By Farzana Hakim
Hi, all! Welcome to Thursday Connectors.
Today I bring you tributes connected to the passing of our late monarch, the Queen. I have a selection of heartfelt writing, including a poem by Joan Goodall, and drawings by Dr Afsana Elanko. Claire Buss shares lasting memories; Michelle Sutton, her experience of The Queue. And Clare Cooper shares jolly memories of her father-in-law.
Black History Month is also here, and therefore, our first Connector is Hope Roberts who is a teacher and has written a book of poems, Teach Me, to encourage children from five -11 years old to be kind, loving, caring, sharing, and also to learn the right rules of life for togetherness. It’s apt to include her short but powerful message here.
Hi, Hope. Let’s connect:
You are not a brown child
But a proud child,
You are not a black child
But a gifted child,
You are not a white child
But a creative child,
You are not a yellow child
But a chosen child,
You are special!
You are a unique child of the world.
© Hope Roberts, 2016
Connect with Hope: HopeGivingHope.com
Being born and bred in London, I only ever felt the presence of the Royals whenever I’d go into the centre to see the monuments and landmarks belonging to the country’s past and present. Yet, when the Queen died, her loss hit hard and came to rest inside my home. I was genuinely upset. Maybe because she wasn’t just the mother to her children; in a way she was a mother figure for all of us, and watching events unfold on the telly was distressing.
I travelled to Buckingham Palace as her body arrived in London, but was annoyed to find the place had been boarded up. I couldn’t get past Trafalgar Square! Thousands of people, like me, were disappointed, as we could hear the procession taking place, yet couldn’t see a thing. I went to Green Park instead. This was a sight; flowers and their lingering scents were everywhere. And as I was coming out towards Hyde Park, Princess Anne’s car drove right past me!
I’m grateful to the following writers for sharing personal stories with us. So, let’s connect!
Our Queen Elizabeth II
Thursday 8 September
It started out so well
I was on a coach trip to Folkstone
My old friend Roberts as well
It started to rain quite heavily
But we reached the Bowls Club soon
They had a restaurant and a lovely bar
We had a jar or two
We polished off the Sea Bass for lunch
And went down to the town
We saw the harbour and the beach
The rain came plummeting down.
We had been in a few shops
Then caught two buses back
Planning to watch the bowls match
A coffee first we’ll catch
We sat down with our coffee
A lady broke the news
The Queen is very poorly
And the family’s been called
I knew it was serious
We offered up a prayer.
We sat and watched the indoor bowls
Everyone was aware
I kept my eye on my phone
To get the latest news
Then about 6.10pm we were informed
What we dreaded had come true
A sober coach went back with us
Our jolly day had changed
Momentous things would now occur
They’ll never be the same.
We welcome good King Charles III
He clearly was distraught
But had to hold it all together
The duty he’d been taught
Must always come before personal choice
He rose to the occasion
With Camilla steadfast at his side
He began to lead the Nation
Now the funeral is past
The Royal Family can rest
For one whole week only mind
The put back to the test
So many feelings, tributes and flowers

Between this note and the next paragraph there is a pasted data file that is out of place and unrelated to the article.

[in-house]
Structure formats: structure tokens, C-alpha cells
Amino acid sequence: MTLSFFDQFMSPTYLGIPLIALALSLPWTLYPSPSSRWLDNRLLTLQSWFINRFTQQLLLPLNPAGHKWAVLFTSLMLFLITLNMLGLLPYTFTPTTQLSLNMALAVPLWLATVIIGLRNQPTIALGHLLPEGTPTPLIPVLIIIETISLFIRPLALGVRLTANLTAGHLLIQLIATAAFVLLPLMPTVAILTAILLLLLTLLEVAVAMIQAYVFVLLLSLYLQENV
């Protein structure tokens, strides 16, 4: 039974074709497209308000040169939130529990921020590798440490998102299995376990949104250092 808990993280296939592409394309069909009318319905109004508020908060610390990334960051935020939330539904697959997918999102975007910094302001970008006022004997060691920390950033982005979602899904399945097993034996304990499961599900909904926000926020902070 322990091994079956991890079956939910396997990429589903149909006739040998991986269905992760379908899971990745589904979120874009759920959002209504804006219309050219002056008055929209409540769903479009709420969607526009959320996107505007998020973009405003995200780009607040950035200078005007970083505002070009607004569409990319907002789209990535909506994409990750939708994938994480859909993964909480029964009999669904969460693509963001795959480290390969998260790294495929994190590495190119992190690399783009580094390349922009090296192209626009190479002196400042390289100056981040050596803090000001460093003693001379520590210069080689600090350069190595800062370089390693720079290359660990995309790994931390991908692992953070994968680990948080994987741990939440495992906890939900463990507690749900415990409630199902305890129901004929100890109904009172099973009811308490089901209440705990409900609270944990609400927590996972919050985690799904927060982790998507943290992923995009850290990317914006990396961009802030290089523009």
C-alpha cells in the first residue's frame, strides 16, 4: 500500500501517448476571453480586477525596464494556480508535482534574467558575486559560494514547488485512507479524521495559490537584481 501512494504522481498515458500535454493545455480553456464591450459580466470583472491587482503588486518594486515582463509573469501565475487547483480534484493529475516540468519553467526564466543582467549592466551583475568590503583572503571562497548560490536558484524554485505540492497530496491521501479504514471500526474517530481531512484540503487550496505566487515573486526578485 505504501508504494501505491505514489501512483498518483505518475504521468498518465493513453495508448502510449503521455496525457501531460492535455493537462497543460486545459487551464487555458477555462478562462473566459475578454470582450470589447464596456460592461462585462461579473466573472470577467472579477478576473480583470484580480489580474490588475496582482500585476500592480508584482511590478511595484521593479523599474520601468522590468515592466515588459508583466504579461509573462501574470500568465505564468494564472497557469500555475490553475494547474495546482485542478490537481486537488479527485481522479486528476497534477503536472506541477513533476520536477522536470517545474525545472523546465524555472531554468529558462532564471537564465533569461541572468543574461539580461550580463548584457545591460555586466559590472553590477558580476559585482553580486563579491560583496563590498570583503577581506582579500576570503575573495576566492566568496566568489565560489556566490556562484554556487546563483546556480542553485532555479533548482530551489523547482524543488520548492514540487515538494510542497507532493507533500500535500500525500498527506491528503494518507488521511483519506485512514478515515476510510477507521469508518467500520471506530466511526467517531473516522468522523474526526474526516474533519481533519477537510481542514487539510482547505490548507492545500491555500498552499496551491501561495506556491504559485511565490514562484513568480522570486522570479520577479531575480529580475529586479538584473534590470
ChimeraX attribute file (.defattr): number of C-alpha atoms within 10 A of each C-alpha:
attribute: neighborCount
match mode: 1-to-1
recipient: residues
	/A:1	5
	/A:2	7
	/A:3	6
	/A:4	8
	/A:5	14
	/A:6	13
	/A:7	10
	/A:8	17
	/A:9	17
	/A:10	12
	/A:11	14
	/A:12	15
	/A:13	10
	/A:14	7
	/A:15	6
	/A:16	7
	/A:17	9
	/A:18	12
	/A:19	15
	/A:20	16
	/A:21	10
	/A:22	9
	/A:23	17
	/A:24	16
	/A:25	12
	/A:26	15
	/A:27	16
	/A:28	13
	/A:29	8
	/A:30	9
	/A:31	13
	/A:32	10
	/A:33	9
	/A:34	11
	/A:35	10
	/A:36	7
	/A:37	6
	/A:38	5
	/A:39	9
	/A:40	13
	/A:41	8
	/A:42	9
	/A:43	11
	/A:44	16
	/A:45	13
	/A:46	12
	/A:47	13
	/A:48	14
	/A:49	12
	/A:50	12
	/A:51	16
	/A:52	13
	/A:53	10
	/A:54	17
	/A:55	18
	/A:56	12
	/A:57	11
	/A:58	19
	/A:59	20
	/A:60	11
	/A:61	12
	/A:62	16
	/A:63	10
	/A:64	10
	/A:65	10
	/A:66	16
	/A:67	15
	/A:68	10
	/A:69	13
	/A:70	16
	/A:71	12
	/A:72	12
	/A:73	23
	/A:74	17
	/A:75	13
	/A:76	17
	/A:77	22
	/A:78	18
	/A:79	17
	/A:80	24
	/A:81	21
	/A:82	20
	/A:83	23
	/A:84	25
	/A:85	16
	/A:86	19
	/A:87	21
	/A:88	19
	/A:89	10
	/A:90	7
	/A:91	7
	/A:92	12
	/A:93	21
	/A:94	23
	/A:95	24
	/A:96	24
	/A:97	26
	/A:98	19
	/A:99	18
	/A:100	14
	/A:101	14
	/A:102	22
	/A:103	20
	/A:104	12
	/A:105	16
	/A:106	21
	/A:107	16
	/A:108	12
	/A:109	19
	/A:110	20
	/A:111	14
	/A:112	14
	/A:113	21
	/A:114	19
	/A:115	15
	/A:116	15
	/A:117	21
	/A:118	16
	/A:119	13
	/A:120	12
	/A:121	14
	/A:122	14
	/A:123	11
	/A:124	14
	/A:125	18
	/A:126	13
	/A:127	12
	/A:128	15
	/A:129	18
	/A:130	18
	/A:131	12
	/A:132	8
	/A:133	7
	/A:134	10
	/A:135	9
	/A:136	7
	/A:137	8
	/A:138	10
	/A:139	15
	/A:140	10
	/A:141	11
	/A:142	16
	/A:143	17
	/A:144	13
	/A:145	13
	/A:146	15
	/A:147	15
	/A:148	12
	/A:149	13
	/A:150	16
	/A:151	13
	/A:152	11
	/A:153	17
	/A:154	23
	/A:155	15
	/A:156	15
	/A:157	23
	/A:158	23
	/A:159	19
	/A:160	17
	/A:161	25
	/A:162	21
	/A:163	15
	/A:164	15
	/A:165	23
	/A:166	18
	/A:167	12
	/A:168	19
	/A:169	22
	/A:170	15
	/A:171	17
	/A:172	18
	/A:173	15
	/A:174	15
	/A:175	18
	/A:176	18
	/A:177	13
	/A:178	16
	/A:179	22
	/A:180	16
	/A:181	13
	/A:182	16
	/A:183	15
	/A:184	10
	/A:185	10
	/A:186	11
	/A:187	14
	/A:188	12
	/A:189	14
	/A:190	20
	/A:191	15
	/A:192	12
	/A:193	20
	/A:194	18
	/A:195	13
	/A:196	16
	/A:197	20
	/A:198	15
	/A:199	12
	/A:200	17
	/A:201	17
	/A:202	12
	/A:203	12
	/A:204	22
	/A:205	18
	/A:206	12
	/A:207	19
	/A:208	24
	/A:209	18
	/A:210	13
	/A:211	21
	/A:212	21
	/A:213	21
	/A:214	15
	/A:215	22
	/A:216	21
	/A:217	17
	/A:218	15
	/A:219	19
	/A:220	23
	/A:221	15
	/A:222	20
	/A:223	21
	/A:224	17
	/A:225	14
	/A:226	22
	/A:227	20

And oh, did they excel
No other funeral like that
For 70 was had
Harry and Meghan were welcomed back
He’s made up with his Dad
So many visiting dignitaries
She really was the best
She deserved a magnificent funeral
And she got it, let it be said
Now interred with Phillip
Her long-time staff and stay
In the bosom of her family
A truly triumphant day
They will talk about this for years to come
And I for one won’t forget
A Windsor girl I was born and bred
I might get back there yet.
(c) Joan Goodall, 2022
(c) Dr Afsana Elanko, 2022
The Queen And I
In 2015, a few days before my son’s second birthday, the Queen came to Barking. It was utterly unreal. She was coming to open the new leisure centre which was both surprising and lovely. We were lucky enough to be invited by our local Children’s Centre to be in their ‘box’, essentially a front-row seat on the side of the road to wave at the Queen as her car came past and then stand and listen to her open the building. It was a blazing hot day and there was a lot of standing around, until suddenly all the police and officials snapped to attention and the cheering began. We waved our flags like mad and she waved back. A wonderful experience.
The Queen, and indeed the royal family, has always been a part of my family life, from watching her speech on Christmas Day, to collecting albums about the royal year, the Queen Mother being a firm favourite. I was born five days before Charles and Diana were married and I have some of their wedding memorabilia in my christening gifts. We even had a posh, gold-plated tea set in the cabinet, just in case the Queen came round for tea. There was always an air around my grandparents that it could actually happen! Prince William was born the month before my first birthday and, as such, it felt as though we had some kind of familial connection with the royal family. When Princess Diana died, I was utterly shocked and extremely upset. I remember laying flowers for her in my local town centre.
To hear about the death of the Queen, despite her age, was also a real shock. She’d always been there and was part of my life, part of my family, and a connection with my grandparents, who have also passed. I stood and sang the national anthem, tears pouring down my face, much to the bemusement of my children. It was not possible for me to join ‘The Queue’ and pay my respects. Unfortunately, I couldn’t stand in line for 12-14 hours, both physically and due to my family commitments, but I was in London while the Queen lay in Balmoral, so I went to Green Park and saw the floral tributes. They were absolutely stunning. It was quiet despite the number of people milling around, and the air was filled with such glorious, heady scents. Colours were everywhere, alongside messages, teddy bears, balloons, and a huge outpouring of communal love and loss.